Sudan’s Eastern Front ex-combatants still wait for rehabilitation
The demobilised fighters of the Eastern Front rebel alliance in eastern Sudan’s Red Sea state are still awaiting the adjustment of their status. Eastern Sudanese MPs demanded the Eastern Sudan Reconstruction and Development Fund (ESRDF) to provide basic services to war-affected areas.
Omar Hashim El Khalifa, the chairman of the Eastern Front Ex-Combatants Committee told Radio Dabanga that the Disarmament, Demobilisation and Reintegration (DDR) process is “still stagnant”.
The DDR file, set out in the 2006 Eastern Sudan Peace Agreement (ESPA), was transferred to three eastern Sudanese state governors, the chairman explained to this station in September.
On 20 September, the Red Sea state governor and the ESPA signatories signed a Memorandum of Understanding (MoU), which obligated the state government to “regularise, demobilise, and compensate psychological and physical harm, retro-actively compensate and allocate positions in federal and state institutions, along with allocating sustainable projects for the demobilised”.
El Khalifa said that the DDR commission had added false names to the lists of about 900 demobilised combatants. He also demanded an inventory of the donor funds for the demobilised fighters of the Eastern Front.
The Eastern Front alliance of opposition forces include the Free Lions, the Beja Congress, and the East Democratic Party.
Last Friday, El Khalifa demanded that the DDR Commission not spend any of the $600,000 fund provided by a Kuwaiti charitable organisation for the demobilised combatants before the issue of the false names has been solved.
He also renewed the ex-fighters’ demand for employment in state institutions such as the Red Sea state’s Ports Corporation.
The ESPA was signed by the Sudanese government and the Eastern Front rebel alliance, consisting of the Beja, the Rashaida Free Lions, and the Democratic Party of Eastern Sudan, in the Eritrean capital of Asmara on 14 October 2006.
In the agreement, the social, political, and economic marginalisation of the people of eastern Sudan was given as the core reason for the conflict in the region. Apart from political, economic, social, and cultural issues, it covered the security arrangements for Eastern Front ex-combatants.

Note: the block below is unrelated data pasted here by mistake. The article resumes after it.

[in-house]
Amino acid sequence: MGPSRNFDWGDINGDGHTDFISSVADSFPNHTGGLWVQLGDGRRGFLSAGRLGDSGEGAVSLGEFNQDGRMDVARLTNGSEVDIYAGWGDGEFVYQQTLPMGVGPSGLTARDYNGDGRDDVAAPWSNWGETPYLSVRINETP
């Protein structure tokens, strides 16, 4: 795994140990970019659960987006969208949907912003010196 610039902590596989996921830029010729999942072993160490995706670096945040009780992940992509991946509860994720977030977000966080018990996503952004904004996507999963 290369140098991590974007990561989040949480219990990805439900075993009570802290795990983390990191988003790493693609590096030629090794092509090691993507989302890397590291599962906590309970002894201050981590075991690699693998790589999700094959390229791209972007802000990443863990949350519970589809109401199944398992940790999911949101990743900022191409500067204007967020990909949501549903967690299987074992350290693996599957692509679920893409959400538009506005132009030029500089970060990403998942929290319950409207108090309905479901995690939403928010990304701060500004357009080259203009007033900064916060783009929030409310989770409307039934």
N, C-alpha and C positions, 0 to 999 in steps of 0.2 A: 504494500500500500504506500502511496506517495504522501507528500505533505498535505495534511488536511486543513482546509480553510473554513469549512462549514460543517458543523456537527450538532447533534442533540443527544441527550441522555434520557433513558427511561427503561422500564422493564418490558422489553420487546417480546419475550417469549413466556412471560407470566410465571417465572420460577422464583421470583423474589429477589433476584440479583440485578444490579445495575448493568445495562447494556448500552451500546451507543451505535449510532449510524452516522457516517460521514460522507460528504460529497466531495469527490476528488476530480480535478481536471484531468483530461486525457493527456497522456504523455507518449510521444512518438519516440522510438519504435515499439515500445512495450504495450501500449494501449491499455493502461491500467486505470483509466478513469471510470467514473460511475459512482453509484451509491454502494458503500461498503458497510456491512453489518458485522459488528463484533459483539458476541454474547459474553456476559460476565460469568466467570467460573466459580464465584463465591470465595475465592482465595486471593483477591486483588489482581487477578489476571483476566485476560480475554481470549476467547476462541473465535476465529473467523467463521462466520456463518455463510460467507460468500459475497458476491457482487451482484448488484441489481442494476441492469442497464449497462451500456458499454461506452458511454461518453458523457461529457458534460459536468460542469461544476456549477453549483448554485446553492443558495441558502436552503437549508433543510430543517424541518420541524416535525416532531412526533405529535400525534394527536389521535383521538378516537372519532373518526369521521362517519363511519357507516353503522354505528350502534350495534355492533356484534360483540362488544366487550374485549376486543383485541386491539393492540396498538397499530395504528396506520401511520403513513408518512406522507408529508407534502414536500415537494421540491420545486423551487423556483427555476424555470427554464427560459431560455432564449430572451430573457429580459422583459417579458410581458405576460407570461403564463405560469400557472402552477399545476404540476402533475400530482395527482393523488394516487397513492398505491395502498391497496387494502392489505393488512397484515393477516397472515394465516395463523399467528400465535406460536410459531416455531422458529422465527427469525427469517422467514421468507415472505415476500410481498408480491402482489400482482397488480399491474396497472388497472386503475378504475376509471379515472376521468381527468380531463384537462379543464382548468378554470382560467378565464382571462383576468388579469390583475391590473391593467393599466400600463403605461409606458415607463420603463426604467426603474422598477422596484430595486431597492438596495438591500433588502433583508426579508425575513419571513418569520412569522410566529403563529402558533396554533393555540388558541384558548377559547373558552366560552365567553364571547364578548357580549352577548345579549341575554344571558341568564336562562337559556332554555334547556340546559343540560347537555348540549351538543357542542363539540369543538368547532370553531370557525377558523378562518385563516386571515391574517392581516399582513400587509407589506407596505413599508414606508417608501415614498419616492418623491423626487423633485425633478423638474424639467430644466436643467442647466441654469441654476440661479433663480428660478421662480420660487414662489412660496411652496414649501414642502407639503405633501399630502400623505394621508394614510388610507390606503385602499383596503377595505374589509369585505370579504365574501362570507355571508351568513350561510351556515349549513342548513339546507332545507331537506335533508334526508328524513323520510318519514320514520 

The peace accord also provided for a national conference to address the administrative structure in Sudan, with the aim of identifying the inequalities in the employment of the eastern Sudanese in civil service and other structures.
The ESPA further required resources to be allocated to development through the ESRDF.
Last week, eastern Sudanese members of the federal parliament accused the executive director of the ESRDF, Abu Obeida Duj, of wasting money by “financing non-feasible projects that do not meet the needs of citizens”.
MP Mohamed Mahmoud Beitei told Radio Dabanga that he demanded the ESRDF to provide basic services to the war-affected areas in eastern Sudan, especially those of Hameshkoreib and Telekok.
The Geneva-based Small Arms Survey reported in May that the ESRDF appears to have been systematically underfunded, while much of the funding it received has been allocated to national dam-building projects.
According to a prominent Beja member and professor at the Faculty of Administrative Sciences of the University of Khartoum, the Fund, since it assumed its duties in 2007, has implemented only 20 percent of the projects in the region, while it has received millions of dollars from donors.
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